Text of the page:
Rhubarb galette

I am the lucky owner of a thriving rhubarb plant, having added it to my garden over a year ago now. I somehow resisted cutting stalks off the new plant last spring, and now I'm enjoying the pay off.  This week I consulted my Chez Panisse Fruit cookbook to see what to do with my bounty and decided to give the rhubarb galette a try.  Served with a dollop of sweetened whipped cream, it was quite remarkable.   Even my three year old ate every last bite with barely a pause, declaring "the cookie part" to be his favorite.

Thanks to the genius of the folks at Chez Panisse (and Jacques P├ępin, whom they credit), I discovered a galette dough that is so tasty it could contain, well, anything and you'd probably want to eat it. You can find the recipe I followed here.

A few notes:  I skipped the amaretti powder, but only because I didn't have any.  My crust was a bit more of a free-form than the one shown in the article.  I also chopped the rhubarb smaller and skipped the glaze.  I used only about 10 ounces of rhubarb sweetened with a generous 1/3 cup sugar to top half the recipe of the galette dough.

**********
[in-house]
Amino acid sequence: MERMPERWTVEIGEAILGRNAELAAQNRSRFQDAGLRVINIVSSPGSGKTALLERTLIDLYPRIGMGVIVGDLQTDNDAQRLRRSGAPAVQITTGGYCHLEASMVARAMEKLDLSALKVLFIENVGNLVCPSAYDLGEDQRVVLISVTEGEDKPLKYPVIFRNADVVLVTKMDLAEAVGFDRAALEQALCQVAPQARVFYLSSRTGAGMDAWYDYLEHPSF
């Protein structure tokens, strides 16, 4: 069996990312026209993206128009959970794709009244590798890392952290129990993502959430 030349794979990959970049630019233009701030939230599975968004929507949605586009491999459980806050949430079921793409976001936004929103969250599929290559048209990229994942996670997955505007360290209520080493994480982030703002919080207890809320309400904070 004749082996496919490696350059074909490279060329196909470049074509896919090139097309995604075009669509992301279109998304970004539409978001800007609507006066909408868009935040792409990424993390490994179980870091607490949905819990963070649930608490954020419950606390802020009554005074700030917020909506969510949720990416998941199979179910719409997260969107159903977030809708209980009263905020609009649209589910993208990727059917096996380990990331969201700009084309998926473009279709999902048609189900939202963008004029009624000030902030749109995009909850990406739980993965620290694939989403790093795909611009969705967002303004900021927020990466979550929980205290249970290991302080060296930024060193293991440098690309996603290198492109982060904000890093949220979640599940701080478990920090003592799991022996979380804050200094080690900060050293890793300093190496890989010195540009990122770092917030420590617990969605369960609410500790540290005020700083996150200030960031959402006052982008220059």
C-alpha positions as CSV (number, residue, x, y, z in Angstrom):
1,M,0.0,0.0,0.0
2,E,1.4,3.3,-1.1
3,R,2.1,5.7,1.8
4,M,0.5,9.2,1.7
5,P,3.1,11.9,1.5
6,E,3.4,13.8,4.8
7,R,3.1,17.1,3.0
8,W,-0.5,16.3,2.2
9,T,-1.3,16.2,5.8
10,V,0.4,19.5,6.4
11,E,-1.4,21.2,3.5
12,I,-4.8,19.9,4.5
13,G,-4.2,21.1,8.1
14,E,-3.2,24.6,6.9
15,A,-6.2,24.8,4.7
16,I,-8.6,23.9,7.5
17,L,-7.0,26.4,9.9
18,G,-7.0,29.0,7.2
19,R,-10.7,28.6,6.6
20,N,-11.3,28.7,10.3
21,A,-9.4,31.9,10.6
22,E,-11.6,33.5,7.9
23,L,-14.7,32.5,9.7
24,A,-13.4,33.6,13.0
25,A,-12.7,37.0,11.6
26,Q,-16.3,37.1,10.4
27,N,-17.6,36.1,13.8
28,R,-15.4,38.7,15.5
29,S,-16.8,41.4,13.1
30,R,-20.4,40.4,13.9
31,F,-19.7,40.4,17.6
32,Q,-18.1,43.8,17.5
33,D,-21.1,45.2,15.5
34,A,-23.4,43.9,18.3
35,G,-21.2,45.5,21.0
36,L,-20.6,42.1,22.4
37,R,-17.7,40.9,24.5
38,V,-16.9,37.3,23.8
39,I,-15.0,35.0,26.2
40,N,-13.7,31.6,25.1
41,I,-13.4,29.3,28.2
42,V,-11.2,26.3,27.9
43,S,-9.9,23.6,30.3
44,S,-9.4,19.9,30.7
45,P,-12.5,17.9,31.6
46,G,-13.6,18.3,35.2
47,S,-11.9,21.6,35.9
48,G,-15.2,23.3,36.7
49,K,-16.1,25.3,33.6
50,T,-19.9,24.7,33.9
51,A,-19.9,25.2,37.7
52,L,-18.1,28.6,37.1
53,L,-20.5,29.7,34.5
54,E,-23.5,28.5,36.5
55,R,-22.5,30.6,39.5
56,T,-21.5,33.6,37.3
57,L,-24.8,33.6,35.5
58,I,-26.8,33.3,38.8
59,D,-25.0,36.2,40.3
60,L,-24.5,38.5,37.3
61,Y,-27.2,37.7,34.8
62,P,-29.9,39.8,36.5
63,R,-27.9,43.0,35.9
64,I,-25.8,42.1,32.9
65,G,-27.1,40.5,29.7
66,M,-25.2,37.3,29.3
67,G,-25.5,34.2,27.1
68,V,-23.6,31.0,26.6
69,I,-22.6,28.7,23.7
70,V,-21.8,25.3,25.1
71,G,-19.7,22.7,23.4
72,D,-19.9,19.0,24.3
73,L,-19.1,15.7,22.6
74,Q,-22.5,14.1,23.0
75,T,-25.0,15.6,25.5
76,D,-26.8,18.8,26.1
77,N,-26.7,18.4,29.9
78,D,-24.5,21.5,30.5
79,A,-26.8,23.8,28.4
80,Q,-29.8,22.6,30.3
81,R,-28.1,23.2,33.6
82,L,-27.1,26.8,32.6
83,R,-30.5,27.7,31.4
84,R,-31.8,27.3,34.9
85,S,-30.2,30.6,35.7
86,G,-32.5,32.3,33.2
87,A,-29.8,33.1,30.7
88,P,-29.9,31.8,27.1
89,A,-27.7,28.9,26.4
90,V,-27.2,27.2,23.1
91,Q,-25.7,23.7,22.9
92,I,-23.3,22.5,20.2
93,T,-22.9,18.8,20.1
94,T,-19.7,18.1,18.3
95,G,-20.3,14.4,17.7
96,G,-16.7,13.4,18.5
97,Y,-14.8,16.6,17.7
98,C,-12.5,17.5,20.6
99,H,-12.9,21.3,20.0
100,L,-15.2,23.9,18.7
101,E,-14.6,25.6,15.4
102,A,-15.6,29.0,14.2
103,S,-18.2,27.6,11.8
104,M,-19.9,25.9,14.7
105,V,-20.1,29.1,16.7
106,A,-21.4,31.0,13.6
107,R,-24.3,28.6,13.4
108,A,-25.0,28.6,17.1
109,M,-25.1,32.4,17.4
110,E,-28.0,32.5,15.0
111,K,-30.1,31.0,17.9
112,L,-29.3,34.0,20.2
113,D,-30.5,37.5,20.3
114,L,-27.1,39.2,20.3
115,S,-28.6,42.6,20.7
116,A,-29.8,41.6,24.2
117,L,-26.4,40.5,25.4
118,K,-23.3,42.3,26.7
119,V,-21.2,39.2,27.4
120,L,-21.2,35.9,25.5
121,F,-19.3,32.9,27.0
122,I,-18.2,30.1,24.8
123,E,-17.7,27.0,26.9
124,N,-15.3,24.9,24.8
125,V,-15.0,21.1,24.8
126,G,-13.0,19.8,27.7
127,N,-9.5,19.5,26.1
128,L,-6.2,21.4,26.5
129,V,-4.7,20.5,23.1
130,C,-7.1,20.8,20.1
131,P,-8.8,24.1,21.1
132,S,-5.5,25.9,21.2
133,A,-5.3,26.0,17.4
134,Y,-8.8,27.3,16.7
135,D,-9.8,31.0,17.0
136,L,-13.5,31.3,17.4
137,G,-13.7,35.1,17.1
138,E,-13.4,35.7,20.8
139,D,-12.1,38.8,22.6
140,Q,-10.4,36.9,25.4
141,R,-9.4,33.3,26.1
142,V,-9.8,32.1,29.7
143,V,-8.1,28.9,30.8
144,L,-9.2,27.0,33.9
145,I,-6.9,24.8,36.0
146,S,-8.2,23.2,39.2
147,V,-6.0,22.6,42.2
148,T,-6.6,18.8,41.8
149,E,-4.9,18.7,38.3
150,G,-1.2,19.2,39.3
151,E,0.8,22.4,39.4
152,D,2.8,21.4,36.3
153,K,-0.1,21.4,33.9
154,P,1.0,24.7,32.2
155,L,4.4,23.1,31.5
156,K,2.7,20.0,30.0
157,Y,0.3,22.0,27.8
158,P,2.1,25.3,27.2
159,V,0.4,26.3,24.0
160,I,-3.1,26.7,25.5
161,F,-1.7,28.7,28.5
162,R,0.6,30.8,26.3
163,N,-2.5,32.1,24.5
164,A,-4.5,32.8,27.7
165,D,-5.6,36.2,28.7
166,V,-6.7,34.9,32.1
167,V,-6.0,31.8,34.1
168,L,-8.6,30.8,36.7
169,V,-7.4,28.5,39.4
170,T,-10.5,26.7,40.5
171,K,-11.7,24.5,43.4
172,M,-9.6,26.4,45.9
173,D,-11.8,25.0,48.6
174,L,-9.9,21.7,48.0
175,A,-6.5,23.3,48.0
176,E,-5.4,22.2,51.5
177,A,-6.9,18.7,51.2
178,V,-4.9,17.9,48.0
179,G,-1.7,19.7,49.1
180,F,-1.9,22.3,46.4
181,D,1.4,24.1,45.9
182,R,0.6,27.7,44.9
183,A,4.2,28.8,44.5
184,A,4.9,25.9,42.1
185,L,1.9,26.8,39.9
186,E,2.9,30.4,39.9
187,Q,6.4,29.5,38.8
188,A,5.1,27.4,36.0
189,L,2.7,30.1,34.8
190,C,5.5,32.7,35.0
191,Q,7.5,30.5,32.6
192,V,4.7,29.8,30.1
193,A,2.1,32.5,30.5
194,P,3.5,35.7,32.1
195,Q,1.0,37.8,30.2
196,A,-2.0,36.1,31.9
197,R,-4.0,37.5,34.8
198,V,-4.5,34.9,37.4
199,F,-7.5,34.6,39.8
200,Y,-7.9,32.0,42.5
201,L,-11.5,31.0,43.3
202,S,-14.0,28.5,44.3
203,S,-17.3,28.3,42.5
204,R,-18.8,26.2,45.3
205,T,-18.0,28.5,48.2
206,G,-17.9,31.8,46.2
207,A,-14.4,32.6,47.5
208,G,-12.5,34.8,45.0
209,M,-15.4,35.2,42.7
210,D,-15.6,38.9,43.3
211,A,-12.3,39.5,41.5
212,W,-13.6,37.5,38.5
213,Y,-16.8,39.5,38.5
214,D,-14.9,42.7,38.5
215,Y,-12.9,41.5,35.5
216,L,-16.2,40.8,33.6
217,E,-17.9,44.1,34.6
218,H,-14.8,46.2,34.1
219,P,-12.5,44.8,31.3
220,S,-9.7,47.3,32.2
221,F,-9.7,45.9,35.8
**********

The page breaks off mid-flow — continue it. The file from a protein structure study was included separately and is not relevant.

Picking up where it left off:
The technique for making the dough is unique, but do follow it carefully.  The pastry doesn't look like much for a while, but comes together once you smoosh the pieces of dough into a ball with plastic wrap and refrigerate. 

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